Foie gras tasting sparks controversy in Reno

Reported by: Madison Corney
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Updated: 2/14/2014 10:07 am

RENO, Nev. ( & KRNV) -- A gourmet food company in Reno is speaking out after a planned event at the Nevada Museum of Art was canceled at the last minute.

A food and wine tasting hosted by Mirepoix USA was originally going to take place at Chez Louie inside the Nevada Museum of Art. But at the last minute, the private event was forced to move elsewhere.

Foie gras, French for “fat liver”, is a food product made of an enlarged duck or goose liver, which is a result of overfeeding. It’s a controversial delicacy that has been banned in California and other places around the globe, but it remains legal in the state of Nevada. When word got out about the foie gras tasting, animal rights activists and many museum members were not pleased.

Amanda Horn, the Director of Communications at the Nevada Museum of Art, said the event was canceled due to the number of members who said they did not agree with the event. “We received several emails, we received handwritten letters and we listened to our members.”

Mirepoix USA Owner Laurel Pine said they were able to find a new location to host the event, but still feels as though her event was not given a fair chance, “My message to the museum would be that I would hope in the future that they would welcome with open arms, open debate and that they wouldn’t shut down one opinion over another.”

Horn says an open dialogue is always welcome when it comes to art, “We will take up a debate and controversy over art all day long, because that serves our mission, but this event was not part of our mission. We’re not a culinary institution, we are an art museum.

8 Comment(s)
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Mika928 - 2/14/2014 1:58 PM
2 Votes
Wow, I am do glad that the NMA canceled the event. It is fortunate to see that they do not associate devastating torture with art. I don't see how fois gras can be viewed as a delicacy when it's production is sick and cruel.

Working man - 2/14/2014 1:37 PM
1 Vote
Well there goes my support, both membership and donations. If they want to embrace California values and outspoken fanatics, MOVE to the republic. What's next no chicken items in the café, we could argue they are all cooped up.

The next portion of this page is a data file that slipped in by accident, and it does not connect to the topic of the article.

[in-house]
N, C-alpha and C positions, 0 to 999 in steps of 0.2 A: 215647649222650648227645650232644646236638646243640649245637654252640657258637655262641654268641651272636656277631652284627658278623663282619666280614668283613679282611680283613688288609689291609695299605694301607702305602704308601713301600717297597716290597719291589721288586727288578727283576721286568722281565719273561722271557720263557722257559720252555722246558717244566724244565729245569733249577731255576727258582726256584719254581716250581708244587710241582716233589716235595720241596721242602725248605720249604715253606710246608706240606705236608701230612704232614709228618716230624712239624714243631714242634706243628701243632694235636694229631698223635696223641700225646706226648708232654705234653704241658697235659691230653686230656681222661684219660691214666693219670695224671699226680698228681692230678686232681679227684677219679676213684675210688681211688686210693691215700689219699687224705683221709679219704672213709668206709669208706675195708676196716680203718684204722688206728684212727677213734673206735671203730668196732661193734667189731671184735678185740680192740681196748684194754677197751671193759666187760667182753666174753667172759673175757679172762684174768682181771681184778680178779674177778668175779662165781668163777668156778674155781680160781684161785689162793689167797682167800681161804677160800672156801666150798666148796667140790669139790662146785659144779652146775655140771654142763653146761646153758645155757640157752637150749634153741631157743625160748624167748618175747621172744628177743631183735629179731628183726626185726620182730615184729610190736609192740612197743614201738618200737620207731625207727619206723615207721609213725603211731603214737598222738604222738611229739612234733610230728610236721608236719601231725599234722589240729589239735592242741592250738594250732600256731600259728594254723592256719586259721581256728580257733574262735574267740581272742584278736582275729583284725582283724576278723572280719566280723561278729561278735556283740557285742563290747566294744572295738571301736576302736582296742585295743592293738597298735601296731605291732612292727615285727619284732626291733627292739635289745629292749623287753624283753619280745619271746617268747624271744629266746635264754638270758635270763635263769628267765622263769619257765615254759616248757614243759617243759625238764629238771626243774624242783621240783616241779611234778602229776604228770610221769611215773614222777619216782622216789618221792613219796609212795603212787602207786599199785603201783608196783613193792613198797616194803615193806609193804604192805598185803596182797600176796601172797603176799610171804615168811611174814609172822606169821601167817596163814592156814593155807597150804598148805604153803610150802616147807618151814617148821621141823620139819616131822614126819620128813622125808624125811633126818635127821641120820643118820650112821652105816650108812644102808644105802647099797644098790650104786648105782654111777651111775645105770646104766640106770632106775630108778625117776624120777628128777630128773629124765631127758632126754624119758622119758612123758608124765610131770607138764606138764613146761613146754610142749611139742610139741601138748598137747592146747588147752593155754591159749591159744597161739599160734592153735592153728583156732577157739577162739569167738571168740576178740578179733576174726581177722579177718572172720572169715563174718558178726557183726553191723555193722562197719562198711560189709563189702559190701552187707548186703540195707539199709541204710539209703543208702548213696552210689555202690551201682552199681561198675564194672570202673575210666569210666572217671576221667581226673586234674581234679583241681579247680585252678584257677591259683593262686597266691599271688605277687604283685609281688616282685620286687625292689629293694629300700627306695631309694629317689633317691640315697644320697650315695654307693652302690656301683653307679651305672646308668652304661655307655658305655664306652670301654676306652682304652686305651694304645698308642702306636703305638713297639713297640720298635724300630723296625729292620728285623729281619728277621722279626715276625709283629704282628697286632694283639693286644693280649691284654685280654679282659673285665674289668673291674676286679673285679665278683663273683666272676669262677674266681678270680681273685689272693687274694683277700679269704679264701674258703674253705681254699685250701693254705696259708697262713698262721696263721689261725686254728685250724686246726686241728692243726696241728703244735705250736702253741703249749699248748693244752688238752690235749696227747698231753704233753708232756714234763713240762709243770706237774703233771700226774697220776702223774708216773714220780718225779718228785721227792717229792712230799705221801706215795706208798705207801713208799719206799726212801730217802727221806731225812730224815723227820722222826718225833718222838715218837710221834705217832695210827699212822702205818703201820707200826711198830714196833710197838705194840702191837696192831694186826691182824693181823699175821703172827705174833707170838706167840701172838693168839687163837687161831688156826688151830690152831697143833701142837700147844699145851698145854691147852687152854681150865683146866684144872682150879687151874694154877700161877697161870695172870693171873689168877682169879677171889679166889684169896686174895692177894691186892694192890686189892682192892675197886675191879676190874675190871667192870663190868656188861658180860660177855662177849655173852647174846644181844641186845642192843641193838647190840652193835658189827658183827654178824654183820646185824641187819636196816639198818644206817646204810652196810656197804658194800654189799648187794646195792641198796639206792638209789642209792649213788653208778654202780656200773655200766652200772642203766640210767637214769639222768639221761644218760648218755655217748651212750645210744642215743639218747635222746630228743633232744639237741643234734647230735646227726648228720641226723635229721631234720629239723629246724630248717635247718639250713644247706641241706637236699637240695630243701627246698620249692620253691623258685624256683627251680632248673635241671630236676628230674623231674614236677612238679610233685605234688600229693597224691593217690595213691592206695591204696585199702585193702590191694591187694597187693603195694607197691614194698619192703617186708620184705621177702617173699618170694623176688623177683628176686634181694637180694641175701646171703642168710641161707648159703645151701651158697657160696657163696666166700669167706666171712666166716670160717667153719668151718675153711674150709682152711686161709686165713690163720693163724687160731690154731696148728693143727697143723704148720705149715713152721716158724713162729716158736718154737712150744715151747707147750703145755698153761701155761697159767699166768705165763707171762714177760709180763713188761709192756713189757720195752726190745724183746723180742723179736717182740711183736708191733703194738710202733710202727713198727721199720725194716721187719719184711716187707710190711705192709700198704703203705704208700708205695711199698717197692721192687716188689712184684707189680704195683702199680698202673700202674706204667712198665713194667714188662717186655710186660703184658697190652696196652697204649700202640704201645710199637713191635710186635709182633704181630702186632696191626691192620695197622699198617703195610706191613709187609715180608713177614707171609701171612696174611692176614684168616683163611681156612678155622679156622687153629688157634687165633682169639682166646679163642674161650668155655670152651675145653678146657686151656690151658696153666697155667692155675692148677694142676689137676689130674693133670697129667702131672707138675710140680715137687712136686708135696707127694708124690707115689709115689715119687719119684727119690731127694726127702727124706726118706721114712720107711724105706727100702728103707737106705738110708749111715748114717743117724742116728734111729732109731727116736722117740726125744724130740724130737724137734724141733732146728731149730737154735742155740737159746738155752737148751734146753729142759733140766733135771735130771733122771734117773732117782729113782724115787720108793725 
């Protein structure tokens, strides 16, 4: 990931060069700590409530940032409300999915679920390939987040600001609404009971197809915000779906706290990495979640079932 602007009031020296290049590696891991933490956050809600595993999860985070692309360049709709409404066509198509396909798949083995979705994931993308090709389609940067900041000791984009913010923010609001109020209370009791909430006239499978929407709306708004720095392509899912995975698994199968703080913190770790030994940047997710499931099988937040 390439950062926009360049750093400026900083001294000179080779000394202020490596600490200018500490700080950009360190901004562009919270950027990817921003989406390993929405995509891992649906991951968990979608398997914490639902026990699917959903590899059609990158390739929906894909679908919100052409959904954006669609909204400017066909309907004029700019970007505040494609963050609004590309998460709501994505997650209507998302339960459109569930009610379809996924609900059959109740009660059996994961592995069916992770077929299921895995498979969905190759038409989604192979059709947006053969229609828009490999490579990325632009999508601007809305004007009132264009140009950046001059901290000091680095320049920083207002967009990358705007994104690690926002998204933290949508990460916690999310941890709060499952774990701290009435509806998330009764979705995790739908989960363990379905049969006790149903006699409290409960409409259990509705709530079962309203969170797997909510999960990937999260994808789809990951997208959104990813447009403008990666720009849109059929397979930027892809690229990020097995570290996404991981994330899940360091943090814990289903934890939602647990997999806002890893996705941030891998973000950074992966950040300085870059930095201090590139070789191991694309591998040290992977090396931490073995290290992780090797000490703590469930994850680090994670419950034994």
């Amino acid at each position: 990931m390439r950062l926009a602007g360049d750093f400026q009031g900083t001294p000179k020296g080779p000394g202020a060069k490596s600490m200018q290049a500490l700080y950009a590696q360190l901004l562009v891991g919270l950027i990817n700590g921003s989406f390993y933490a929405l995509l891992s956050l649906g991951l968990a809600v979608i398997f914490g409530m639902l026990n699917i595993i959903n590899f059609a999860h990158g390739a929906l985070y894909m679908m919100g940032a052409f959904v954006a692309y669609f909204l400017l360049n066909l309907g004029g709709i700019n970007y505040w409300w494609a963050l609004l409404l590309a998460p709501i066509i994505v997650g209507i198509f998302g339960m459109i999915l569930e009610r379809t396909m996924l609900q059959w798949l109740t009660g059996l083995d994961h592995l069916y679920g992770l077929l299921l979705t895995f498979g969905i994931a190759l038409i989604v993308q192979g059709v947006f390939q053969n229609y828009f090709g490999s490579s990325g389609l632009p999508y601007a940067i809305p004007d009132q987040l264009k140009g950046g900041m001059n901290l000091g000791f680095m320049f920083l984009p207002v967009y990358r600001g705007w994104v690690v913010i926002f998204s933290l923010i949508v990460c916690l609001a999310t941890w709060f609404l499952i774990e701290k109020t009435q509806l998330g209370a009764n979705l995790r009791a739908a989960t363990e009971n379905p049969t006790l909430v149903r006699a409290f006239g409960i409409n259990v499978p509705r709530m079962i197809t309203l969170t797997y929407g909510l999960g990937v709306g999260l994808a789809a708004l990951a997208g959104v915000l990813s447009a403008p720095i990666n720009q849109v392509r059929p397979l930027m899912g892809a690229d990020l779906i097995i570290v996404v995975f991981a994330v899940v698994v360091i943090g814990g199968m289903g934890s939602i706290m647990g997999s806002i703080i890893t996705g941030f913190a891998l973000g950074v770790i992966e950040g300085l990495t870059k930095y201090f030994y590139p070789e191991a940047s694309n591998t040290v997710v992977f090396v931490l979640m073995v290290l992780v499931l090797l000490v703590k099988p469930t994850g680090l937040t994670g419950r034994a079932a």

renomommy - 2/14/2014 12:38 PM
1 Vote
Food is art. What perfect venue than the museum. I do not agree with the way that this product is obtained, but the museum knew what the product was. They should not have pulled the rug from under Mirepoix at the last minute. Dirty pool.

Billy - 2/14/2014 11:48 AM
1 Vote
A museum creating engaging conversation about issues of the day is one thing, a public institution hosting an event borne of the worst kind of animal cruelty is an entirely different matter. Say what they will, the bottom line is foie gras is a product born of immeasurable cruelty. It's production is outlawed in the UK, it's completely blacked out in California, the sixth largest economy in the world, it's banned in 14 other countries and on in the UK. This is not a trivial matter as more and more people are raising their voices against it. Foie Gras is a process of engorging the animal by sticking a metal pipe down its throat and bloating it to the max. The foodstuff is cornmeal and fat: (bacon greese or lard?) which the vegetarian animals would not normally eat. The fiber moves through the animal quickly so they can be engorged again as soon as possible. The fat collects in the liver swelling to 5 times its size, it's now abnormal and considered diseased. Undercover cameras at the factory farm that provides the foie gras to reno reveal a nightmare: The animals are in huge rooms where they never see the light of day or get fresh air, the lights are only on for feeding. They are in the dark, crowded on top of one another, fighting each other off or sitting in their own filth, covered with the vomit of their engorging. People who see the film are sickened by it. Most of us can't quite understand why some chefs just won't let it go. There are thousands of other dishes to be created. Chef Wolfgang Puck said, "We chefs have the ability to create delicious and original dishes our customers will love without causing torment to animals."

laurelpine - 2/14/2014 9:23 AM
0 Votes
There are two discussions to be had. One is about the responsibility a museum has to protect freedom of expression, and to let all views be heard and debated openly. The second is about raising animals for food and establishing acceptable standards.

Amendoza88 - 2/14/2014 9:21 AM
1 Vote
"It's not part of our mission?" Food is art. Have you seen some of the crap they put on the walls? If they call that art, I don't understand how a beautifully presented meal isn't.

TammiT - 2/14/2014 8:20 AM
0 Votes
Yes, and killing baby cows (or adult ones for that matter) is "animal cruelty" but if I want to eat beef whose business is that but my own? nimal rights activists need to stop telling people what they can and cannot eat!

FoolontheHill - 2/14/2014 8:12 AM
3 Votes
What's to debate? It is animal cruelty. It's just a question of whether or not that's O.K. for food. Apparently the majority of Museum members believe that it is not.

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